I wound the winder, attached an old 12V laptop power supply and waited for the winder to wind down and contact the solenoid. CLICK! The solenoid slapped that winder back to it's full extent and has been doing so every couple of minutes for the past several hours.

You can see the contacts at the back of the clock next to the alligator clip on the circuit board. The winding weight rotates counter-clockwise (facing the .. um.. face) and brings it's contact (the lower contact) toward the solenoid contact (the upper contact). You can't see it in this picture, but there's a speed control on the other side of the movement that contacts the spring of the balance wheel. Moving the adjustment one way or the other makes the clock speed up or slow down slightly to allow for calibration.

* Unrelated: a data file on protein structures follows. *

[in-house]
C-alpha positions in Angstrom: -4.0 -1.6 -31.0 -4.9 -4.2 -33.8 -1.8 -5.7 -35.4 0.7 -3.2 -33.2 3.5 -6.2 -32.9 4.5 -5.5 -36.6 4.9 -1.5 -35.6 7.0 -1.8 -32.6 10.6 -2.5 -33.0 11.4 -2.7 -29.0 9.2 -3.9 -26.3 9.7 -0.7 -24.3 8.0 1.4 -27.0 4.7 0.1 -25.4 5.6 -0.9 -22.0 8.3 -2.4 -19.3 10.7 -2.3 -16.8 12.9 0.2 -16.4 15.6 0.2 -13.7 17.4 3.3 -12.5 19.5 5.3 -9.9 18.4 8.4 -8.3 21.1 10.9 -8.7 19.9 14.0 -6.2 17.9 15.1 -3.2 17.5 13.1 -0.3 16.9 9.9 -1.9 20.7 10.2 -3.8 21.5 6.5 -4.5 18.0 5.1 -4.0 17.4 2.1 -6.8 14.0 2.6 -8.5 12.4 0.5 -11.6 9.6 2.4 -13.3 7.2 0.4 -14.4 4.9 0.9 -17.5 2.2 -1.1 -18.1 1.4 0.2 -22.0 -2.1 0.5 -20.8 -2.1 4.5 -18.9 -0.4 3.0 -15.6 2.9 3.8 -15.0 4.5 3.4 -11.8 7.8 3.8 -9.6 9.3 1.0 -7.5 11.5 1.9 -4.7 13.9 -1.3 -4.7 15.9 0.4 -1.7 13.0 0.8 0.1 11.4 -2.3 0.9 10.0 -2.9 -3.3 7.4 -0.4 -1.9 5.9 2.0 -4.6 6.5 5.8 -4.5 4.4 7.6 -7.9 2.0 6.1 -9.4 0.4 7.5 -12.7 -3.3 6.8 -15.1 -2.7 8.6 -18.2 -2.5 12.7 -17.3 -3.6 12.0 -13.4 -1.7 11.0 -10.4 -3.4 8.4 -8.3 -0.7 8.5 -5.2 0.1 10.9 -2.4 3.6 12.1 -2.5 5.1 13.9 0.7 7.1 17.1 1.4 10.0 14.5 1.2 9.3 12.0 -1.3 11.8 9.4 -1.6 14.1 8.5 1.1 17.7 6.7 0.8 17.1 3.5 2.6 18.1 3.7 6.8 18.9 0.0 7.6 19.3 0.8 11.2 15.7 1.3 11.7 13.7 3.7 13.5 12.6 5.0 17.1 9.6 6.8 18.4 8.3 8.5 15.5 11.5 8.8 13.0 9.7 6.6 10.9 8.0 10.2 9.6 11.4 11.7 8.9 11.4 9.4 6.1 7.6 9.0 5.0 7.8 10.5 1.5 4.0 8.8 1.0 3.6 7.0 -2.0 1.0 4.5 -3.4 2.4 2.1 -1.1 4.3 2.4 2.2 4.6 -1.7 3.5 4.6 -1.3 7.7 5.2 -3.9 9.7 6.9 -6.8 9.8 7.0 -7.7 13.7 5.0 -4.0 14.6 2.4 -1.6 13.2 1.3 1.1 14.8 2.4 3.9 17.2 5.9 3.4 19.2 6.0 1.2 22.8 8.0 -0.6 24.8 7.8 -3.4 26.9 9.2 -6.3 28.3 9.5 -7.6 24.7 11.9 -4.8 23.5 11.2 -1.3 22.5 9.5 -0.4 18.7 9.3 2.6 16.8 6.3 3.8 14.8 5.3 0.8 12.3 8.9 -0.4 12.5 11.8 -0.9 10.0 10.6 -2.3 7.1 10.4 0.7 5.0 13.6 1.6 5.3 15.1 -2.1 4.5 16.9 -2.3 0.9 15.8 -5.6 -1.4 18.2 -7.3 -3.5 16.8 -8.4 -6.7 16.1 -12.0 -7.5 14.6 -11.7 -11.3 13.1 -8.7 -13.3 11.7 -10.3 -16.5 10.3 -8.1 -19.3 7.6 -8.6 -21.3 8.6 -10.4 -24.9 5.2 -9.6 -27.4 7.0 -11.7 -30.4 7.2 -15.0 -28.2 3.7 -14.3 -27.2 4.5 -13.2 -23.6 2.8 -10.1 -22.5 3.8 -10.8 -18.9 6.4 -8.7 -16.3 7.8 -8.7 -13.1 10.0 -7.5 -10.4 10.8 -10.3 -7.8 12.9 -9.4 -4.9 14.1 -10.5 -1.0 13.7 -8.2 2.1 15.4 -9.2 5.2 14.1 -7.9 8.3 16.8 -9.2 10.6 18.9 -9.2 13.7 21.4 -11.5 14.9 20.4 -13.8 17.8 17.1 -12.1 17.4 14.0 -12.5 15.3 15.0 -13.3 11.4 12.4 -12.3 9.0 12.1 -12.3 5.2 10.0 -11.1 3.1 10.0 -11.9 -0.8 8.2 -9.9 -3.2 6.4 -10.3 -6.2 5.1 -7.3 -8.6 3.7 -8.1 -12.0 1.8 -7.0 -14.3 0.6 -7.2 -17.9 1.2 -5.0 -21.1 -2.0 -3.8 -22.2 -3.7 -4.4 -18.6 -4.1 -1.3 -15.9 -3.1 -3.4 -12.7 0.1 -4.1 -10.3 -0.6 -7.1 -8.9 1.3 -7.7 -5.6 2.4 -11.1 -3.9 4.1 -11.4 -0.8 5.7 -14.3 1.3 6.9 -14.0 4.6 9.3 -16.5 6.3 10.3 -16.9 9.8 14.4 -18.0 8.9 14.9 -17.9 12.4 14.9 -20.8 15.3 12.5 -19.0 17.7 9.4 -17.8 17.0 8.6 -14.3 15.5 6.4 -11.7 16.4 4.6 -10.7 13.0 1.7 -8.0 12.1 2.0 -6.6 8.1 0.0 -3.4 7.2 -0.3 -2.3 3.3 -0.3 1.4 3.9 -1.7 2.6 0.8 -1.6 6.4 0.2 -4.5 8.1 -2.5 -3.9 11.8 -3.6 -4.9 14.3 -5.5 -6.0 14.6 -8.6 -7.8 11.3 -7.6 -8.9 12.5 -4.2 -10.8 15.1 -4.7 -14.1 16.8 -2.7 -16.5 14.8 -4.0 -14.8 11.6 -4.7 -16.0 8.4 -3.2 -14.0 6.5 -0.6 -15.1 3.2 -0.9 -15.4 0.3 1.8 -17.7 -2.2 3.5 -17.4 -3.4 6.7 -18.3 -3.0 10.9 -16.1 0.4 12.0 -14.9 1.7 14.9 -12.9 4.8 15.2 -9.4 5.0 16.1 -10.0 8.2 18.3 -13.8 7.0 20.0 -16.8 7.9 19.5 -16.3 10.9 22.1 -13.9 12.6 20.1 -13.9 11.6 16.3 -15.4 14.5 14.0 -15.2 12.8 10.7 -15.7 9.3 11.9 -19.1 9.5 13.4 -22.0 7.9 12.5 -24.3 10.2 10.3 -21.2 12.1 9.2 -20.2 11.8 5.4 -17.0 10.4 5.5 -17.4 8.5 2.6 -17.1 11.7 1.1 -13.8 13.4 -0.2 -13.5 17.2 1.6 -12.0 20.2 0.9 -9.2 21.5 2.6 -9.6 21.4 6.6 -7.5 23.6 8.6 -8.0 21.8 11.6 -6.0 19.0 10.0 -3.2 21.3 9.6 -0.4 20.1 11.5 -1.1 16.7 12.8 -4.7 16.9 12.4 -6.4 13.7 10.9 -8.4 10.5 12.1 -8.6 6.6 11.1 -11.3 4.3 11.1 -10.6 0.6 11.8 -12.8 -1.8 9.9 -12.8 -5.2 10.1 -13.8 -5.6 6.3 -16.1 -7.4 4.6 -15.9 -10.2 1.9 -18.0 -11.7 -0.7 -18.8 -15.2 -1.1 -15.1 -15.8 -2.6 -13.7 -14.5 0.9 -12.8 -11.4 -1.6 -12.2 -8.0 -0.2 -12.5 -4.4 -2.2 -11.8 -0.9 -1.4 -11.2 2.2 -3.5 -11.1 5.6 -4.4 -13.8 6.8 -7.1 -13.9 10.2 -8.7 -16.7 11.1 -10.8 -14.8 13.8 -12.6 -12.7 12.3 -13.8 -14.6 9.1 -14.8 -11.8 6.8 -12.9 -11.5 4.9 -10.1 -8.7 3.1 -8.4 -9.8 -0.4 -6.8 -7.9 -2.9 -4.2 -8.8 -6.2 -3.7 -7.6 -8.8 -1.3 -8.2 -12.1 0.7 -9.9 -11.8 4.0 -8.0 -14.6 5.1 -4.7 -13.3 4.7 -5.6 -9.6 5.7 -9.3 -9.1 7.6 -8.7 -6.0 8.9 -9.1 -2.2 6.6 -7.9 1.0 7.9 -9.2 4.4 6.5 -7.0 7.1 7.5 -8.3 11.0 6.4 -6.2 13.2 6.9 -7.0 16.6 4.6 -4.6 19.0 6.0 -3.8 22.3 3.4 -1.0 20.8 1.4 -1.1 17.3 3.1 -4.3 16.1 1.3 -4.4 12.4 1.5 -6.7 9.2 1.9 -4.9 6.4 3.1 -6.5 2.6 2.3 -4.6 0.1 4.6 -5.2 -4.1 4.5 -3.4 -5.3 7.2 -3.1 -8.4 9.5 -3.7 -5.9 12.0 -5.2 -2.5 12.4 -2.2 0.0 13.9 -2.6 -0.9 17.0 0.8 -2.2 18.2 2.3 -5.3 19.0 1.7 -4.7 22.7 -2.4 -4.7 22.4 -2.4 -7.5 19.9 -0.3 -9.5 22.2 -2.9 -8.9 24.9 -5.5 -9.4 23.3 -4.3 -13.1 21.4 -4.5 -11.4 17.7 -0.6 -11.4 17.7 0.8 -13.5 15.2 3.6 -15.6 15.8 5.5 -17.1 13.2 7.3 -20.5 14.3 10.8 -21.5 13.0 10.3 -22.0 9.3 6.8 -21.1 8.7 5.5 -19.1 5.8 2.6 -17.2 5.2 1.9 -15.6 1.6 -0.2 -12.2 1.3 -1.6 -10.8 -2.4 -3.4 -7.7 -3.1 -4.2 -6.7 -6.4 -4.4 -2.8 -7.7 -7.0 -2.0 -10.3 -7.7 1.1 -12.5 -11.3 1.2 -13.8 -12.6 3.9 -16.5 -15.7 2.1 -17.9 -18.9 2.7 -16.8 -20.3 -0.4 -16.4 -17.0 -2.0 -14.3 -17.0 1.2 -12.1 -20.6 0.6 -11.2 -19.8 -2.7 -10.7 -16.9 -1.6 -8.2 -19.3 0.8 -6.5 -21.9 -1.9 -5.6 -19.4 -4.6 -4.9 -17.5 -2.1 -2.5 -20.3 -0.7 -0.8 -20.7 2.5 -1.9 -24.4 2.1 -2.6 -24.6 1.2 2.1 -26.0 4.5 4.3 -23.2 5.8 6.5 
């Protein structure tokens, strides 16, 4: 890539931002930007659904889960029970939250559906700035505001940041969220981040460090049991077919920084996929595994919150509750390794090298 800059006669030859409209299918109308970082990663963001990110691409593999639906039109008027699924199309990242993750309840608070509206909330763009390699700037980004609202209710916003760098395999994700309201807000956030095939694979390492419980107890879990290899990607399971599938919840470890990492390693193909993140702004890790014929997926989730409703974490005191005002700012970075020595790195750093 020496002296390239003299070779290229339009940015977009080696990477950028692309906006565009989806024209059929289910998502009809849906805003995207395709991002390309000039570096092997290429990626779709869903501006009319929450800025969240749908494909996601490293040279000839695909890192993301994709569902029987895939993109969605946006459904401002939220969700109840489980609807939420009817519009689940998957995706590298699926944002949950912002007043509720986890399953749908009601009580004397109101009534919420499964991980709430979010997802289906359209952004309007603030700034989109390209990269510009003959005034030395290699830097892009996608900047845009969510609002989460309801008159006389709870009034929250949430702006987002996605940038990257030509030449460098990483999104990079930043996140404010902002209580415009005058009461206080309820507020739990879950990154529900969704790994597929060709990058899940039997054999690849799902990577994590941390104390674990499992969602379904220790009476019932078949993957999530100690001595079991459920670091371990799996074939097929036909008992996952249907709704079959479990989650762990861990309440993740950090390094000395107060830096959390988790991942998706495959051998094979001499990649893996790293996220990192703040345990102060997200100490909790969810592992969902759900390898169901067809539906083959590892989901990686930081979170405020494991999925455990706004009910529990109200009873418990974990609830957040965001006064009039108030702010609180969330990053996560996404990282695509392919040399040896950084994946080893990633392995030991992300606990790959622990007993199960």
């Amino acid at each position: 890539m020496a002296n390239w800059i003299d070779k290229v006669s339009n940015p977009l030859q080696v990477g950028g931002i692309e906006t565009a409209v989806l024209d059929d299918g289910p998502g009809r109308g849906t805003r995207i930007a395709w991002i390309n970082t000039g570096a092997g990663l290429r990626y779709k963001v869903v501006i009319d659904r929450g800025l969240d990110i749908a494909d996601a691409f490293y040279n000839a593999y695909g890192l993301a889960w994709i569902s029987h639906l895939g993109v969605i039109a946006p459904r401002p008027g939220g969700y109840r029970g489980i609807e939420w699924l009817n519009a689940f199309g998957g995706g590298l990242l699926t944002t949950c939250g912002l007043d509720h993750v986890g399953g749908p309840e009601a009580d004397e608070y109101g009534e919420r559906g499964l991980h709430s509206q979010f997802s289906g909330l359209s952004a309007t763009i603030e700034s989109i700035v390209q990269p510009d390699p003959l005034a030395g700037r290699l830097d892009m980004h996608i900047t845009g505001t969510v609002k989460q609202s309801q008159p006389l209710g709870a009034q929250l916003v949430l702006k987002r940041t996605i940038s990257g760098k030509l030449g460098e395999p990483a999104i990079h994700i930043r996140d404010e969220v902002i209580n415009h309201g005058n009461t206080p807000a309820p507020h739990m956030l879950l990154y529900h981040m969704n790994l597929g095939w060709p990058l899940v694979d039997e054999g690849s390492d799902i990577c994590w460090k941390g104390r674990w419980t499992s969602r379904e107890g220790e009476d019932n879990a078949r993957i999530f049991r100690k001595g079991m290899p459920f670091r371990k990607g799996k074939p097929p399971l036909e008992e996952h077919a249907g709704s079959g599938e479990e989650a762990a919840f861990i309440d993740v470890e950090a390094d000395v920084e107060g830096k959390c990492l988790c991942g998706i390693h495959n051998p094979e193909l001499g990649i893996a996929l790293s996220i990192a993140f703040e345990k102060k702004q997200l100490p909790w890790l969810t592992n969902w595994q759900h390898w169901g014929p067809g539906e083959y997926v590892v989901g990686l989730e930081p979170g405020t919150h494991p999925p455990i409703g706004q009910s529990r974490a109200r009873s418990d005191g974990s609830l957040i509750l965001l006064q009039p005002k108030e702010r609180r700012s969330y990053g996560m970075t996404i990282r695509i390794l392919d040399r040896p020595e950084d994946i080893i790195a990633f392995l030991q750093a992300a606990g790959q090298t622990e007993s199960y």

After I finish calibrating, I'll put the back back on, paint the hands, and box the clock to be installed in Ol' Rusty sometime early this Summer (I hope).

Update 1/13/2009: I've calibrated the clock to within 5 seconds every 12 hours and put the back casing back on. As a last note, these clocks have a self-adjusting mechanism in them. Once you get them calibrated close using the internal speed lever, you can just adjust the time using the adjusting knob. Setting the clock forward speeds it up and setting it back slows it down.